Also coincidentally, Fairfax County is going to host a "2010 Snow Summit" on March 16, addressing what worked and what didn't. There's also a spot on the page for county citizens to offer their suggestions on how to improve snow removal.
Snow removal wasn't the only thing discussed at the meeting. The proposed city budget was discussed at-length, including the impact on bike/ped travel within the city. This is important since the city is facing a $44 million budget deficit for this year, though that's peanuts compared to other jurisdictions (Fairfax) and organizations (WMATA).
One bit of good news within the budget: the transportaion operating budget was not reduced. Problem is, trail maintenance is not included within that part of the budget.
Capital-wise, the transportation side (named "Street, Bridge, Non-motorized Transportation & Shared-use Paths:) is basically broken down into three categories: Bridge Repairs, Non-motorized Transportation/Shared-Use Paths, and Street Improvements. This is a change from previous years in that shared-use paths are now part of this category instead of being under Parks and Recreation as in previous years. The Non-motorized category is further subdivided into Shared-Use Paths specifically, a Safety category, and a Mobility category.
The budget also projects out 10 years, the first time the city's done this.
The Shared-Use Path category, formerly under Parks and Rec, is basically seed money for matching grants for paths, but can also be used for trail maintenance. That said, there isn't much going into this category. After the Eisenhower Ave underpass and a couple of trail studies, there's only $118K/yr expected to go into this category.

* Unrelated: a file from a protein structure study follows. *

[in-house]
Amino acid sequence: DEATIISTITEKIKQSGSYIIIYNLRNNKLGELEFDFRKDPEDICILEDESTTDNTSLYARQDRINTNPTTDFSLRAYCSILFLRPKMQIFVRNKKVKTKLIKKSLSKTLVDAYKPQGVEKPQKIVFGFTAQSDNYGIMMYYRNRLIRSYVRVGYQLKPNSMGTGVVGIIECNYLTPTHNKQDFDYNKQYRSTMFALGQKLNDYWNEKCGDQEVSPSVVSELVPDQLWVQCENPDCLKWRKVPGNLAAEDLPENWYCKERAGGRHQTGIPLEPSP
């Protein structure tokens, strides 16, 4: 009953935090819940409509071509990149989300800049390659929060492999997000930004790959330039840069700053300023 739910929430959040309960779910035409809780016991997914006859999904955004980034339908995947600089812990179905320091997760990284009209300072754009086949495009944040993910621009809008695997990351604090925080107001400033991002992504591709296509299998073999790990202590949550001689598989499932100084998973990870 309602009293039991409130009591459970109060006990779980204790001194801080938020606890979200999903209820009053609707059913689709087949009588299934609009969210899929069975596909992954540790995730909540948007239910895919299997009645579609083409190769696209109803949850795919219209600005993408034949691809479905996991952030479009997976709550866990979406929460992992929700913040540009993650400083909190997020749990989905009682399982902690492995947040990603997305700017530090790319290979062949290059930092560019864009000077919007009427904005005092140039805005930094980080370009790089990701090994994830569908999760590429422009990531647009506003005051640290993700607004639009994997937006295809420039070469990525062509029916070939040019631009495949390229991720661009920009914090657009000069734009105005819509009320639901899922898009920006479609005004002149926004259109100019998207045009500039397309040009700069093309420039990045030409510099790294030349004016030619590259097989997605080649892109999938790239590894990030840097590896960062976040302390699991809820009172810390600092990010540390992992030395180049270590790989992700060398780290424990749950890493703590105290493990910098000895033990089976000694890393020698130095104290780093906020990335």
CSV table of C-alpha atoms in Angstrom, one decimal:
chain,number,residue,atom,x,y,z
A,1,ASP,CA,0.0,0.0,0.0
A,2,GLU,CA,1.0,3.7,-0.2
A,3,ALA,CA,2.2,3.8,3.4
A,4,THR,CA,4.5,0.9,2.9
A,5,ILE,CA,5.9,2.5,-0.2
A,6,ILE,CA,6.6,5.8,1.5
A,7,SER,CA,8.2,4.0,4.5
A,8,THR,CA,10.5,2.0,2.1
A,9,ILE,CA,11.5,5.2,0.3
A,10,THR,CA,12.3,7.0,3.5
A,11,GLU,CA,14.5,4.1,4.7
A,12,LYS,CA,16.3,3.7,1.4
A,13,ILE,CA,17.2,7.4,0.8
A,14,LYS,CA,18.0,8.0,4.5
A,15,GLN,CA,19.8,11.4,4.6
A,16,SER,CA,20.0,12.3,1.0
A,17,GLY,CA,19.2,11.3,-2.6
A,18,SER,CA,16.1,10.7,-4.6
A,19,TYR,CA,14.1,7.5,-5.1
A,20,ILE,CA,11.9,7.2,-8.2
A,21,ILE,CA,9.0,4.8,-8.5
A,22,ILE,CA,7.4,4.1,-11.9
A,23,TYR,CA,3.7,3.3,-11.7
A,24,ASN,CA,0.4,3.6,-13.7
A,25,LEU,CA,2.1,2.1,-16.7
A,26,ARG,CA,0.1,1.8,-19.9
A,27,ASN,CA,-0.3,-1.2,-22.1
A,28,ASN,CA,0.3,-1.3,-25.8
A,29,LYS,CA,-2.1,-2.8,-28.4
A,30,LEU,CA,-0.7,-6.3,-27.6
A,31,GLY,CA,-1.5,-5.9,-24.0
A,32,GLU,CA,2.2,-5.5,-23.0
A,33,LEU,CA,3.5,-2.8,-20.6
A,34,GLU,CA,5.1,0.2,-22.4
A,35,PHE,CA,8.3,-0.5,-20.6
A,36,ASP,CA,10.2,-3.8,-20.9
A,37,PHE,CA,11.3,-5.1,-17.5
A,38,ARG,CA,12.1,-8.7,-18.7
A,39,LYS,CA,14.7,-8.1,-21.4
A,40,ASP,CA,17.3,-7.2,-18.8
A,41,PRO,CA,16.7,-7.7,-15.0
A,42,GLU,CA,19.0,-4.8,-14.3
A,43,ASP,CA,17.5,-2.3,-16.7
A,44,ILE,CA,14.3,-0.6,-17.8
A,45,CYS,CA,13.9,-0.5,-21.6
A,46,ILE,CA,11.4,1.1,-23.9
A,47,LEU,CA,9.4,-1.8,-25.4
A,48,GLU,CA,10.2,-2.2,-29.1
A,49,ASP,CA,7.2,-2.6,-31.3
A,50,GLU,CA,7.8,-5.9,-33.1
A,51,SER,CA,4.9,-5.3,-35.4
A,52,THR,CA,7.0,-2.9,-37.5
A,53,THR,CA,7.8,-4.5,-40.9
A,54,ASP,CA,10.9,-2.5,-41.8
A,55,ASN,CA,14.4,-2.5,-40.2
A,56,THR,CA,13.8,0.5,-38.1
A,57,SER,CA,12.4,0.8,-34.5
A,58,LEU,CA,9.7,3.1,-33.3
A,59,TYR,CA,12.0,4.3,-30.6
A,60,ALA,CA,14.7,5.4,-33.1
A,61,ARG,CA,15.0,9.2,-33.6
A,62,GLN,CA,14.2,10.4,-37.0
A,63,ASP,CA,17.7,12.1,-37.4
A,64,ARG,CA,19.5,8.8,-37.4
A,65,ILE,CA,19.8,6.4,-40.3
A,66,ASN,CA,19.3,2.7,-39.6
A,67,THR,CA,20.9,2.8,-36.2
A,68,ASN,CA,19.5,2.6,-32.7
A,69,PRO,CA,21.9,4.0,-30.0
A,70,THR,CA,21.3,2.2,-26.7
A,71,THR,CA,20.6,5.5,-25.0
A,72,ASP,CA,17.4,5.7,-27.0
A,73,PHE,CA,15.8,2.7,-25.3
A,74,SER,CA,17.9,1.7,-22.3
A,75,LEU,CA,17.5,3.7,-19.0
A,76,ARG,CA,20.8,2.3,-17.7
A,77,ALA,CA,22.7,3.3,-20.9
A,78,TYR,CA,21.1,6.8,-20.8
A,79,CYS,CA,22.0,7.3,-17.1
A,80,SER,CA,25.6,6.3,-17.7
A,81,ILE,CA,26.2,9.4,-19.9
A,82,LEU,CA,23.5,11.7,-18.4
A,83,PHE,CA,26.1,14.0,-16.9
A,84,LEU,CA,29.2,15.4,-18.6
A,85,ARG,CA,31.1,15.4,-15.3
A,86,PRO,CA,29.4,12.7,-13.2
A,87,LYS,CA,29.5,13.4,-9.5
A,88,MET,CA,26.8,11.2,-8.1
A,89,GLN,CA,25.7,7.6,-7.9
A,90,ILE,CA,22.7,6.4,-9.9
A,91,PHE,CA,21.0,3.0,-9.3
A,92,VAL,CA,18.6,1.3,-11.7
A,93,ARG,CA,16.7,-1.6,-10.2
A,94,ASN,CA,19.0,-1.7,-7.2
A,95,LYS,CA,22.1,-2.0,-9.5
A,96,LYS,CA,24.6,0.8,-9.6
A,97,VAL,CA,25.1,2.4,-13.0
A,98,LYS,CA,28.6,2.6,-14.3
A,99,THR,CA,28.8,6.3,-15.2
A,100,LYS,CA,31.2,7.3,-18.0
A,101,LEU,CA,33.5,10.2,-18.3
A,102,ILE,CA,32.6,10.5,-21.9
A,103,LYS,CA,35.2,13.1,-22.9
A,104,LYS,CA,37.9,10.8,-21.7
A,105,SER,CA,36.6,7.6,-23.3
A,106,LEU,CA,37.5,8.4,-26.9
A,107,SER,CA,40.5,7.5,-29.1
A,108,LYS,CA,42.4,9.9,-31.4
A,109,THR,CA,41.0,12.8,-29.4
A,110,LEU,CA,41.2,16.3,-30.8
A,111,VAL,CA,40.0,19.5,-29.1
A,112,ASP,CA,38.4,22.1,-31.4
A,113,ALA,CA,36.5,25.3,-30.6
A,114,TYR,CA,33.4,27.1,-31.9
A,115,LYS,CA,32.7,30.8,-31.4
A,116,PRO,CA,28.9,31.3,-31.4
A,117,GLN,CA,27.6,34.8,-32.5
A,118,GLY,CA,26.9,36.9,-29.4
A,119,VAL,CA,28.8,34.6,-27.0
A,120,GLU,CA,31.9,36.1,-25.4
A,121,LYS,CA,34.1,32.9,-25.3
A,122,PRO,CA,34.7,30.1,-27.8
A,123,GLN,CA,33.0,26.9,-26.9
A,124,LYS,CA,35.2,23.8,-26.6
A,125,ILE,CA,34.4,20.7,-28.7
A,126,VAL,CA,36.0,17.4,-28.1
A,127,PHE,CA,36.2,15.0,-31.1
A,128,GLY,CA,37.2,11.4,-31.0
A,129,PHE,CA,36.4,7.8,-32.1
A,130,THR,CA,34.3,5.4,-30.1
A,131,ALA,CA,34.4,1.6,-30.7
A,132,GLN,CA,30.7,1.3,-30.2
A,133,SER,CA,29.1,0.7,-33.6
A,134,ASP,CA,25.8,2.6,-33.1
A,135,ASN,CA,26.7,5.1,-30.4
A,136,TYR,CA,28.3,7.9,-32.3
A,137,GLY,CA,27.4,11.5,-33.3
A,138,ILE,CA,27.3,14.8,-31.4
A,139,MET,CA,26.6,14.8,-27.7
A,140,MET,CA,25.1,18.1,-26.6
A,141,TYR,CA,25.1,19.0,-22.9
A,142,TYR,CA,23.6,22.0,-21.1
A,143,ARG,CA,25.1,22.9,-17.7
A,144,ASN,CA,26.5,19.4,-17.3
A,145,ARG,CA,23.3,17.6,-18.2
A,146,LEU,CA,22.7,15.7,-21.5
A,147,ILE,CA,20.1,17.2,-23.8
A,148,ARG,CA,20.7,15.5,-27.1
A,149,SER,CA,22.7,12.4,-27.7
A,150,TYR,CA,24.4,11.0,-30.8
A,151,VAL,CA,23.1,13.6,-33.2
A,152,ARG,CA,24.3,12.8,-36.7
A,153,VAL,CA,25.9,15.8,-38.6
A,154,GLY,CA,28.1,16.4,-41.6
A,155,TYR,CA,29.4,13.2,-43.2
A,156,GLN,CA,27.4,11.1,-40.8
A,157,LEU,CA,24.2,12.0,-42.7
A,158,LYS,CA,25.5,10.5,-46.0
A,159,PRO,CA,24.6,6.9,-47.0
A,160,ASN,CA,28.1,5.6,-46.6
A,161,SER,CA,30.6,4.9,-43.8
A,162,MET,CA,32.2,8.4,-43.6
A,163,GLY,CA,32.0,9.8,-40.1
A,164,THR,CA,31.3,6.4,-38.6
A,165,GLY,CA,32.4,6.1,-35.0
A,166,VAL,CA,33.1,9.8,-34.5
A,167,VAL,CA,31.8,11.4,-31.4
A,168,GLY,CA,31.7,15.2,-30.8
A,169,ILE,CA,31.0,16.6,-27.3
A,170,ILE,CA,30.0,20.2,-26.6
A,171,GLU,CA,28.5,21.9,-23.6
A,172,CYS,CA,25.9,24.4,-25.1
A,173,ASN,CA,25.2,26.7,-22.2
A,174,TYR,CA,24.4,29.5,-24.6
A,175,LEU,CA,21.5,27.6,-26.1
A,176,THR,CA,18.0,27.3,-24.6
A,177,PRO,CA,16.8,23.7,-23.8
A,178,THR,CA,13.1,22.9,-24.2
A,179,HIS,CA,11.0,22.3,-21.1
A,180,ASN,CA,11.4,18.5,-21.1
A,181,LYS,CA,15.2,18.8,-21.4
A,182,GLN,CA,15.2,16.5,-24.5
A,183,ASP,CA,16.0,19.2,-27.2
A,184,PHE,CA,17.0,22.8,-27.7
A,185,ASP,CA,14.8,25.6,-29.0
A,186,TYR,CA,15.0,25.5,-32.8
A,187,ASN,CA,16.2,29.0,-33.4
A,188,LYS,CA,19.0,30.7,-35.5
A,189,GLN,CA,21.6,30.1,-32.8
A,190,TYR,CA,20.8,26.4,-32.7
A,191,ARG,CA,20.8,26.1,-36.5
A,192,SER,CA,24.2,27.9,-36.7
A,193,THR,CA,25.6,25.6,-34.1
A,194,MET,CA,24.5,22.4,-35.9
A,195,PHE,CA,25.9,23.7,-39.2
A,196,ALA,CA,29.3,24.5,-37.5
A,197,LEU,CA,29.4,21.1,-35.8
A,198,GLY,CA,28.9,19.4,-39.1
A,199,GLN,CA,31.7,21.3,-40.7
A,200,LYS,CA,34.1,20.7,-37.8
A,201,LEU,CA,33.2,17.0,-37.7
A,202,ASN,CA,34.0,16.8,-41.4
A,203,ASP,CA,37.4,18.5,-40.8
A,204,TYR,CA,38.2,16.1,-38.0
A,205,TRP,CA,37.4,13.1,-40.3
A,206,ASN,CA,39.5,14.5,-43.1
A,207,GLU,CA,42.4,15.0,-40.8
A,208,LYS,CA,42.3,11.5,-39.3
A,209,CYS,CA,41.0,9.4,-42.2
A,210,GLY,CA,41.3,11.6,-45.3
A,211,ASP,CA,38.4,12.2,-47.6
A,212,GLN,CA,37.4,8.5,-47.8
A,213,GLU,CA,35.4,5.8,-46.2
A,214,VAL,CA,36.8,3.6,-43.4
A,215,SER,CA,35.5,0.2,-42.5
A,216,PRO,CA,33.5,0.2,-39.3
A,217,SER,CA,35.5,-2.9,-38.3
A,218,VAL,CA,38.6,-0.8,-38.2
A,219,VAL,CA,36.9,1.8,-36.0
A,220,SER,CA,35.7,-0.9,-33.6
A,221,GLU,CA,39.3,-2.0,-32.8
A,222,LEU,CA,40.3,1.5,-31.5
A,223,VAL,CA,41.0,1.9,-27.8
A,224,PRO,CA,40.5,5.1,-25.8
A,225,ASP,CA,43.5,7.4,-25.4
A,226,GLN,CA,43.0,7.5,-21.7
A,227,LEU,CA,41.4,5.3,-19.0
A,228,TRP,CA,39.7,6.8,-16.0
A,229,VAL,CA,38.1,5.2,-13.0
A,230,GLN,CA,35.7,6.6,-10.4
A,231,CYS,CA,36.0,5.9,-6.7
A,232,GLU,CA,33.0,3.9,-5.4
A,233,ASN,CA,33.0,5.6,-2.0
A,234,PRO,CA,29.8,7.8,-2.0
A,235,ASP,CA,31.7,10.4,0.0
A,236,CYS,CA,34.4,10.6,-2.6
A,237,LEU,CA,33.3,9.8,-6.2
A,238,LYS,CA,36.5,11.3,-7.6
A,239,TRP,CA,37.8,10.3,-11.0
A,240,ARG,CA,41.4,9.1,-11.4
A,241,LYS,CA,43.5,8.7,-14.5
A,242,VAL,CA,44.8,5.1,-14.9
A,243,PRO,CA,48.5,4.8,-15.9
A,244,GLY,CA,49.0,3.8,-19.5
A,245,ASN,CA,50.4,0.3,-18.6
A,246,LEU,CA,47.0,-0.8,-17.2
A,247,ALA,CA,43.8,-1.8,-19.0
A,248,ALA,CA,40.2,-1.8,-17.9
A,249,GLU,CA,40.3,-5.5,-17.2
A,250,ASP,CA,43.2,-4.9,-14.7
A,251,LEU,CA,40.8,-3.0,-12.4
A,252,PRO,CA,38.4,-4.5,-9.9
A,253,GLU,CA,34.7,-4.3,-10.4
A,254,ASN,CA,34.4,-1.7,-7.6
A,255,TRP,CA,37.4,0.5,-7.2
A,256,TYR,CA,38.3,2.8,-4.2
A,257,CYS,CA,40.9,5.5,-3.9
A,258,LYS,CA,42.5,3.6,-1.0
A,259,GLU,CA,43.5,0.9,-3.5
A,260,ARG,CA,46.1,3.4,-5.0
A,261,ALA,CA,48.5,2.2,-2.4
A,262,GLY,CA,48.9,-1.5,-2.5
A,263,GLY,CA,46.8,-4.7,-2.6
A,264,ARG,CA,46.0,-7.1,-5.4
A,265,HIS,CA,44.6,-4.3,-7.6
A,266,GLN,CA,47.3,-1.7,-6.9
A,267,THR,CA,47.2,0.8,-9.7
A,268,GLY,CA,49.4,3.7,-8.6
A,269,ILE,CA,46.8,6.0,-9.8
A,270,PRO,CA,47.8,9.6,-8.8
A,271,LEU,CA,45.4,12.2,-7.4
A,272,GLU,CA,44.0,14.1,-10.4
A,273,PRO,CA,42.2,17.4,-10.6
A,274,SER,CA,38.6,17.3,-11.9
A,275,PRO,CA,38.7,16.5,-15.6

The Safety category pretty much morphed from the former Traffic Calming category, which will no longer exist. Nor will there be a lot of money for traffic calming. The Safety category is intended to address bike/ped safety issues. It will also address bike lane and sharrow markings.
The third category is Mobility, which addresses mobility enhancements, including access to transit. One project included in this that I was previously unaware of is a "Wilkes Street Bikeway", which will effectively create a bicycle boulevard along Wilkes St from Royal St (where the bike/ped tunnel is) to west of Route 1.
In addition, a partial copy of the city's memo to Congressman Moran was discussed, as it relates to transportation. This memo highlights the city's main transportation priorities. Of note:
- The Potomac Yard transitway, recently awared a TIGER grant and also one of the city's top two transportation priorities.
- An extension of the Eisenhower Ave Metro station platform...basically creating an entrance on the north side of Eisenhower and the city's top heavy rail request
- A Bicycle Initiative to install bike parking stations at the city's Metrorail stops, establish a bike-sharing program, and add bike racks to all DASH buses (Metro bike parking being the top bicycle priority).
- A feasibility study to extend the Columbia Pike Streetcar to the BRAC-133 location.
- Funding for the Potomac Yard Metro station.
- Funding for the Four Mile Run Bike/Ped Bridge (which will connect Commonwealth Ave to Eads St).
A few final notes...Bike-to-Work day is May 21, and BikeDC has apparently changed dates...it's now on May 23 (changed from May 9). The Eisenhower Ave Underpass (building a bike/ped path under the street at Cameron Run) has gone to bid. And lastly, "Complete Streets" is expected to go to the Transportation Commission in April.